14 k [text/plain]  



Capital in the Twenty-First Century By Thomas Pikkety

If anyone has any interest in economics, one should not miss the discussion surrounding the book by Thomas Pikkety, Capital in the Twenty-First Century.

It has been called a dynamite in the current economics thinking, and has become a must read among economists and policy makers.. Mr. Pikkety argues,  supported by his data of over 200 years and  about 20 countries, that rate of return on capital exceeds the rate of growth ( r>g). The average growth ( g ) is about 1.5 to 2 % but rate of return on capital ( r) is about 6 %. The capitalists are earning about three times more than the growth and leading to accumulation of wealth in top 1%. To make the matters worse, the tax rate on capital gains is much less than earned income. He further argues that inequality is not due to skills of lagging workers either. To reduce inequality, Mr. Piketty argues for an internationally enforced progressive wealth tax, where the rate of tax rises with the level of wealth.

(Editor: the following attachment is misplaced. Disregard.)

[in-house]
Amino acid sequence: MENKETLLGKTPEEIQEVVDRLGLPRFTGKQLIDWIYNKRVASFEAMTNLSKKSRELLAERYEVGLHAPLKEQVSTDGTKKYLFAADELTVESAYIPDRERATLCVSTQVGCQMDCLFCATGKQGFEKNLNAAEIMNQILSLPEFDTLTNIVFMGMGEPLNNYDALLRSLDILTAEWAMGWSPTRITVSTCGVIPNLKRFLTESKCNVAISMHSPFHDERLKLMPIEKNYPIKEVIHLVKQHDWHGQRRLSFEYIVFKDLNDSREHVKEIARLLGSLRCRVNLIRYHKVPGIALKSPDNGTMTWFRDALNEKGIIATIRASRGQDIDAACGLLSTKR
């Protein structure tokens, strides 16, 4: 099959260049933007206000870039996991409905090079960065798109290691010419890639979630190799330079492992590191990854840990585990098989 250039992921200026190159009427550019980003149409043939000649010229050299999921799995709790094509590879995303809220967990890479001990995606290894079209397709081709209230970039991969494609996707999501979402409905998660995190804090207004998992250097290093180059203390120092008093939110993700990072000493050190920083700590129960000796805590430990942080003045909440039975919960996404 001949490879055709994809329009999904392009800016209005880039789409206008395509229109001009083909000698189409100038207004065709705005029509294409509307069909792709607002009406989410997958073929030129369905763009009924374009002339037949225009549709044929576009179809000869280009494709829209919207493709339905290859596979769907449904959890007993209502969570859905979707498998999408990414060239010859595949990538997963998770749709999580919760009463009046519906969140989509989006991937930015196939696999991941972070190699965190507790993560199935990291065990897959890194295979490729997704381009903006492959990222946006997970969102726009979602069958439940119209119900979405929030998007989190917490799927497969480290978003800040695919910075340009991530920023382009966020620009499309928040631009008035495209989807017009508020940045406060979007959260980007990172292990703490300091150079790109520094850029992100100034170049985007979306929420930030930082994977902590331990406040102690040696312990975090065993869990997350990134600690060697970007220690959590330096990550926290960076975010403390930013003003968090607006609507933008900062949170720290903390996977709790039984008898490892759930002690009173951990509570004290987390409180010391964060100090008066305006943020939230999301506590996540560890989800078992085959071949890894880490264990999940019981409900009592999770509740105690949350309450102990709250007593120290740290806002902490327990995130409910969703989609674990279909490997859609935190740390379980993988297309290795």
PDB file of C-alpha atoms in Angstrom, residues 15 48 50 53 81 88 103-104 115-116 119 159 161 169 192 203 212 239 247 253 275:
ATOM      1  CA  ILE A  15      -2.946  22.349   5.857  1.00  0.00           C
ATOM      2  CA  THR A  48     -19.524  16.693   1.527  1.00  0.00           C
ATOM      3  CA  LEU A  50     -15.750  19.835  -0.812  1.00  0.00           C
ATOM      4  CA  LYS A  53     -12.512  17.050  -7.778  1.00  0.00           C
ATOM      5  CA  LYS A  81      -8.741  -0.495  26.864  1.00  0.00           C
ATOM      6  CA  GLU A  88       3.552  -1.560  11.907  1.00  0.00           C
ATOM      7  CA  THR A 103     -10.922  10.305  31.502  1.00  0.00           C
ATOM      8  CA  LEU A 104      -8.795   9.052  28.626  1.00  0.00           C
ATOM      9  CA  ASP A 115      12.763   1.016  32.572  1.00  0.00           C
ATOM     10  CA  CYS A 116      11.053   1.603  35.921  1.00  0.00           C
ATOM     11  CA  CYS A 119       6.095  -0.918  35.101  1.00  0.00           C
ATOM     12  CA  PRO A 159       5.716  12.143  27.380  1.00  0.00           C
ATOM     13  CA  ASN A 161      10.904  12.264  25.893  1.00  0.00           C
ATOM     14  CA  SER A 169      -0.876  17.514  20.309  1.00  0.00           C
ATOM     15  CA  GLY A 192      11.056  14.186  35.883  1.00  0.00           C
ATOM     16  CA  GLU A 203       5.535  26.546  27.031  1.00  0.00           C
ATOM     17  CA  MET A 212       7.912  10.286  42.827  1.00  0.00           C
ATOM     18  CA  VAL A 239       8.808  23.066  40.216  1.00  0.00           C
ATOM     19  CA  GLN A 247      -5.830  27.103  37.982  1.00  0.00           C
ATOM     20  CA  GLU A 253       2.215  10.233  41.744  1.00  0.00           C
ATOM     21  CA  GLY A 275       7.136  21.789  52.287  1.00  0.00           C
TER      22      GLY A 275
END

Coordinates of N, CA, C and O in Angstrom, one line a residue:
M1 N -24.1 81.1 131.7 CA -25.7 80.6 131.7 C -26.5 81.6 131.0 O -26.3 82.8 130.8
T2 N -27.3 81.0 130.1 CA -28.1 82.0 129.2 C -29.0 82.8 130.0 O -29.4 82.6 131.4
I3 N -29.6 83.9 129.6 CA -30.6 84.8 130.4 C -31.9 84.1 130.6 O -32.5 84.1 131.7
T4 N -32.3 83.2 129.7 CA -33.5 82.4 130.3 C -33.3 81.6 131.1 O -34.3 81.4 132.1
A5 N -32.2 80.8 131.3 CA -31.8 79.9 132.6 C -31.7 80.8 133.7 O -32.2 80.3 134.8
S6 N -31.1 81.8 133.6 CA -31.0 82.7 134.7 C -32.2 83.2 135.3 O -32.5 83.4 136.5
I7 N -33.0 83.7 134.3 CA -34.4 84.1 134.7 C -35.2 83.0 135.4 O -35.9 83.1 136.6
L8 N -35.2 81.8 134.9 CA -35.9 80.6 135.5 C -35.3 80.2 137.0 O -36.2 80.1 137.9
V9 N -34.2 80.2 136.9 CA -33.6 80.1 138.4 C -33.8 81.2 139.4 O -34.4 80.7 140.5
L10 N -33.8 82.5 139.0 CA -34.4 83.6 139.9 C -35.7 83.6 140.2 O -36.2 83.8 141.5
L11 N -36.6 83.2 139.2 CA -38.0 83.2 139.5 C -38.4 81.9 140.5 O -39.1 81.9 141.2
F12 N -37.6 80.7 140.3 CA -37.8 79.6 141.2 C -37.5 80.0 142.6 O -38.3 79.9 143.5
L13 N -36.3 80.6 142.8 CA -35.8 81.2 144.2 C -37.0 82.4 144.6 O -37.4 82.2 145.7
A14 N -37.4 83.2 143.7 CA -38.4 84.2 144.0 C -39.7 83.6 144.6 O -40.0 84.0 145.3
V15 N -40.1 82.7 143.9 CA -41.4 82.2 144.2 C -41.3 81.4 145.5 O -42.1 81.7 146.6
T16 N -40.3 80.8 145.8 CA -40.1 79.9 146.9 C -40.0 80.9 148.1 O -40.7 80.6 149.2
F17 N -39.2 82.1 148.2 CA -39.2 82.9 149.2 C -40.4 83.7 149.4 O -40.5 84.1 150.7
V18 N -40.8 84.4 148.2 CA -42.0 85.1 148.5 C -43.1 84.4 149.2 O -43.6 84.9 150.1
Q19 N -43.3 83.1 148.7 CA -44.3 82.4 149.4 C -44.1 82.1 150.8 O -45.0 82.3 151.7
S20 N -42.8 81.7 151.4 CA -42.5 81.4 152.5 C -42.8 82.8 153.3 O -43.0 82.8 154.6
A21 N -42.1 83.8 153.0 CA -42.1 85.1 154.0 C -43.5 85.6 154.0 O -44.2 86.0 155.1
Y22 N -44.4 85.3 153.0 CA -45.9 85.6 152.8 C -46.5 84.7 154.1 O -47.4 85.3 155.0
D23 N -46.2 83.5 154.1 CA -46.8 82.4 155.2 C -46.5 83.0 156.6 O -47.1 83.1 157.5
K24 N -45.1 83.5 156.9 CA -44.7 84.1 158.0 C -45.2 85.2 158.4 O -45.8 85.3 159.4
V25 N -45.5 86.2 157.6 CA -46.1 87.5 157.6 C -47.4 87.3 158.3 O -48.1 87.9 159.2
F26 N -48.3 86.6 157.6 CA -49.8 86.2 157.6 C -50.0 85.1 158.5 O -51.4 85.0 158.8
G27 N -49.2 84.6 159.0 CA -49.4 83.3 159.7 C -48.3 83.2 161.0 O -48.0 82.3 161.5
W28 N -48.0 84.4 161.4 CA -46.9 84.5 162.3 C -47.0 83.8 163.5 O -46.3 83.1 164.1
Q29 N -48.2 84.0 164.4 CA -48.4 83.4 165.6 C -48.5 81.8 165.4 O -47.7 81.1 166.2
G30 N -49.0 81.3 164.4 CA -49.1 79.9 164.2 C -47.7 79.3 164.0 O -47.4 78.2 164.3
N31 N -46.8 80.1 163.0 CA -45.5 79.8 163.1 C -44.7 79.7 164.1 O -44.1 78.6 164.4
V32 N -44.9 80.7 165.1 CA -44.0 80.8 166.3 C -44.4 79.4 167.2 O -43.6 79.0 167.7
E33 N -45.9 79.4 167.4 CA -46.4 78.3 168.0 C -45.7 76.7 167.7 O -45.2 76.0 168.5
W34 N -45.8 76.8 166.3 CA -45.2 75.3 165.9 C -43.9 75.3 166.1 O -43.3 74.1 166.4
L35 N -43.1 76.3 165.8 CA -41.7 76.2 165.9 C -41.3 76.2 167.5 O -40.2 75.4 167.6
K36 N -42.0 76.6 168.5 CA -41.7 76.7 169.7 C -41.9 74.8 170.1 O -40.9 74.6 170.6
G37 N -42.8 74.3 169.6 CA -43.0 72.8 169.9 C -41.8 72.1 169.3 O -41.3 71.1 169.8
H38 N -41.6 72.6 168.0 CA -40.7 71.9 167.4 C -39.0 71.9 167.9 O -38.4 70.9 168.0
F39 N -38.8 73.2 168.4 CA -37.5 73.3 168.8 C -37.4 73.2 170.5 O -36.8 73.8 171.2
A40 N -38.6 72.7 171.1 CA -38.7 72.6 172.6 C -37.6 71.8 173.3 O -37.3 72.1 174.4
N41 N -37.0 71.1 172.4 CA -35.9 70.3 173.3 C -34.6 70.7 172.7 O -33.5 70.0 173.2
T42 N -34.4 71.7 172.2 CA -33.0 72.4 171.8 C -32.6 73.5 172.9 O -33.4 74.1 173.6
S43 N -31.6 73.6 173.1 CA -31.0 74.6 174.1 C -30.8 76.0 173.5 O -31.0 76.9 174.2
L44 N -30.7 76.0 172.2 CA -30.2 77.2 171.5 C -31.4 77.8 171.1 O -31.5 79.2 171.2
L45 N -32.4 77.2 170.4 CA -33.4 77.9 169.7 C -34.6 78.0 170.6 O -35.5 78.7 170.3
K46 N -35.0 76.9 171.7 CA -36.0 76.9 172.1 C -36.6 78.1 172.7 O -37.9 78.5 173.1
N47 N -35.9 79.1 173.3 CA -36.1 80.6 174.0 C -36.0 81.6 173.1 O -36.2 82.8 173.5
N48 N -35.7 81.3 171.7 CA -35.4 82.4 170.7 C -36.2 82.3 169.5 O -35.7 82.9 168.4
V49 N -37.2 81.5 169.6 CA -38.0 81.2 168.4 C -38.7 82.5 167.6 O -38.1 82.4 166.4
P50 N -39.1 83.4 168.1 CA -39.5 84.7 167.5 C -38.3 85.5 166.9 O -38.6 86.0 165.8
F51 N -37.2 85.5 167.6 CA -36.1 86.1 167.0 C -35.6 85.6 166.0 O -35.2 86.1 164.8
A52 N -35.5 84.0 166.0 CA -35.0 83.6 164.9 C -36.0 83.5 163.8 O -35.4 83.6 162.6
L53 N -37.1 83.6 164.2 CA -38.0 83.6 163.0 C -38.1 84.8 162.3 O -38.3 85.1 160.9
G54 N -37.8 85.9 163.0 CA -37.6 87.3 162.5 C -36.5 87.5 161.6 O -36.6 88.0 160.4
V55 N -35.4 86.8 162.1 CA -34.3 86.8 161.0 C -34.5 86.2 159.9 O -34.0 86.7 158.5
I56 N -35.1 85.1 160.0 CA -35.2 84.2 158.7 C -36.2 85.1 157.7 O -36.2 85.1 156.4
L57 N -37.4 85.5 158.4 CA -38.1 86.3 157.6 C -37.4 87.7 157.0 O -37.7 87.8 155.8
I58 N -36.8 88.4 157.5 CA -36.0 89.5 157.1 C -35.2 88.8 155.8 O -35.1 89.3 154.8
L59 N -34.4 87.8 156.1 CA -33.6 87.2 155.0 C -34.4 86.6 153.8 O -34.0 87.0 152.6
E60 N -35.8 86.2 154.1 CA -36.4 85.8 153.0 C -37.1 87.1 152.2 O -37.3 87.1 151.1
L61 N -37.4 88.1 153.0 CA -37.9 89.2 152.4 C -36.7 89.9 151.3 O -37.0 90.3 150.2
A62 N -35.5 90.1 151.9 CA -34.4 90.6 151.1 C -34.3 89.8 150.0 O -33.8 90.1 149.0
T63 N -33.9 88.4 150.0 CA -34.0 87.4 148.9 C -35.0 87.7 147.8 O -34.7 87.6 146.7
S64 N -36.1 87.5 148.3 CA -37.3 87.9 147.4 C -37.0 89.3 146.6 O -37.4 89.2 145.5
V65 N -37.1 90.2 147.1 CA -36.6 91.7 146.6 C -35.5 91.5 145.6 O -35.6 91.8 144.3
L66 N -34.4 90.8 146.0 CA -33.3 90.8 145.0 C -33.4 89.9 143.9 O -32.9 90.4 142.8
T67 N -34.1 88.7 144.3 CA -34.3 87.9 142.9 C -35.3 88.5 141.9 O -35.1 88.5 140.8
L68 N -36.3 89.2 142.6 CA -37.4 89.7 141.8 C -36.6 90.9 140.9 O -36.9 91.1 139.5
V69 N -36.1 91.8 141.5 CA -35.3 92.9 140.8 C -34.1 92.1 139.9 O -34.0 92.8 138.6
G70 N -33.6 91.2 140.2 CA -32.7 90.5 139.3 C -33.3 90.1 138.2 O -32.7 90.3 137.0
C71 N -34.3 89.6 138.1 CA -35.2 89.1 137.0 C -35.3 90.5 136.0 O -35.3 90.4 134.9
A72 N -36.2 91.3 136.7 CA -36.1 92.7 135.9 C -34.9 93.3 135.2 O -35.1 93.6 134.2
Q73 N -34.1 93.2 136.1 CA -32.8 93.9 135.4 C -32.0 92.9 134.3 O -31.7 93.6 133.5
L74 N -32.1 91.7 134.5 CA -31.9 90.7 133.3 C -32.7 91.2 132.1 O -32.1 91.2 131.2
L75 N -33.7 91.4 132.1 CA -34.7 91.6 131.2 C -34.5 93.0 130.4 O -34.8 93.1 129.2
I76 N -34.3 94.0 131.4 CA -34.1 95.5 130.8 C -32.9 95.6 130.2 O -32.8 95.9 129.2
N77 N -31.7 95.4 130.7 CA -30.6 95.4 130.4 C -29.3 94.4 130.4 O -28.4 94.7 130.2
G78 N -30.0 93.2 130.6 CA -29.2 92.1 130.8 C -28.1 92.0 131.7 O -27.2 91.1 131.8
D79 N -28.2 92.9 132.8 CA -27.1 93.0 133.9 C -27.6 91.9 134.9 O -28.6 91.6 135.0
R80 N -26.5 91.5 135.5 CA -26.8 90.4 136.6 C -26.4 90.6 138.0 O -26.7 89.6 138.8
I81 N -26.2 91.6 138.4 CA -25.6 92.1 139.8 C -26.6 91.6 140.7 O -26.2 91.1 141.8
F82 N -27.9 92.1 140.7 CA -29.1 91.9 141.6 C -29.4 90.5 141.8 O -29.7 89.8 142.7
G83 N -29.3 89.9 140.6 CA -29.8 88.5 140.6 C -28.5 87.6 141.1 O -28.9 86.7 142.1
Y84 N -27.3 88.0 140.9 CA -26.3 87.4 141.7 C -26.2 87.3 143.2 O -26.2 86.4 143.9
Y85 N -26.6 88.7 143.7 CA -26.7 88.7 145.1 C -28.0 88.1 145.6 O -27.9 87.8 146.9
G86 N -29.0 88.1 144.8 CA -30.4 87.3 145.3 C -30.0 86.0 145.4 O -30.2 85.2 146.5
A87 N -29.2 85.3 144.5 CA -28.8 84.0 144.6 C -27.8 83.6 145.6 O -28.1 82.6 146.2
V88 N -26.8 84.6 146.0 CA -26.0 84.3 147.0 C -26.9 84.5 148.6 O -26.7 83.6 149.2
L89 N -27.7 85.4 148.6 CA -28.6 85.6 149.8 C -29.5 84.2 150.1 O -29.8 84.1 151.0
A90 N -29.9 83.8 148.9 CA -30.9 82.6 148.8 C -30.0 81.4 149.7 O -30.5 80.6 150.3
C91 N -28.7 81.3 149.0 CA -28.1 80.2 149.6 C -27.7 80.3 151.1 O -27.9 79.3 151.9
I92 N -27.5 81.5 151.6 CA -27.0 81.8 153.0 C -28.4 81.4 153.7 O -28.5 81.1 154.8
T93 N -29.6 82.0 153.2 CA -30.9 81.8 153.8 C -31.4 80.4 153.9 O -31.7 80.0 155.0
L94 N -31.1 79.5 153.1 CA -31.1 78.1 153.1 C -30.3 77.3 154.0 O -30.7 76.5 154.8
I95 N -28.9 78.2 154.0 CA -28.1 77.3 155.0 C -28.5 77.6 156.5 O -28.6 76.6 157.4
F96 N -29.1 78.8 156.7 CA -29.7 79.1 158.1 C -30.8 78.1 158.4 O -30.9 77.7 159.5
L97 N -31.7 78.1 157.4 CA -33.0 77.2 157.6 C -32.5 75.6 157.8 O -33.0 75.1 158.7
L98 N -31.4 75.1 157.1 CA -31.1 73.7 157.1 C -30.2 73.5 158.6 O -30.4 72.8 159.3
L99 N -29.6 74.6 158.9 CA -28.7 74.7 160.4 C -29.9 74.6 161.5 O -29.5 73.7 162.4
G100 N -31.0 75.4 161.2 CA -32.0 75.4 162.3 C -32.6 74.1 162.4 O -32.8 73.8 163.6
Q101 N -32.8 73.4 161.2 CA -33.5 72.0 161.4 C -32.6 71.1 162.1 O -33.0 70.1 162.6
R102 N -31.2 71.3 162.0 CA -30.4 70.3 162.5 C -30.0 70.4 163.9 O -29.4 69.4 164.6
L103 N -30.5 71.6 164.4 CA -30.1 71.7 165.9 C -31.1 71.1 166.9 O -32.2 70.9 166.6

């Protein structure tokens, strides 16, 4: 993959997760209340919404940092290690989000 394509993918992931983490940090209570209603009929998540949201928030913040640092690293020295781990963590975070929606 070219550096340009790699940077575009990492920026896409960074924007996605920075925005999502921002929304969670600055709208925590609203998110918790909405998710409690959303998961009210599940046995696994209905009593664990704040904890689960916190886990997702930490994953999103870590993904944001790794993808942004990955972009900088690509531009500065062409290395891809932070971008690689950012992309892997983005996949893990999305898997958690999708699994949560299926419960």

Many economists has commented on his work, and following are some excerpts from article by Larry Summers , former Treasury Secretary. ( F. Sheikh )

Once in a great while, a heavy academic tome dominates for a time the policy debate and, despite bristling with footnotes, shows up on the best-seller list. Thomas Piketty’s Capital in the Twenty-First Century is such a volume. As with Paul Kennedy’s The Rise and Fall of the Great Powers, which came out at the end of the Reagan Administration and hit a nerve by arguing the case against imperial overreach through an extensive examination of European history, Piketty’s treatment of inequality is perfectly matched to its moment.

Like Kennedy a generation ago, Piketty has emerged as a rock star of the policy-intellectual world. His book was for a time Amazon’s bestseller. Every pundit has expressed a view on his argument, almost always wildly favorable if the pundit is progressive and harshly critical if the pundit is conservative. Piketty’s tome seems to be drawn on a dozen times for every time it is read.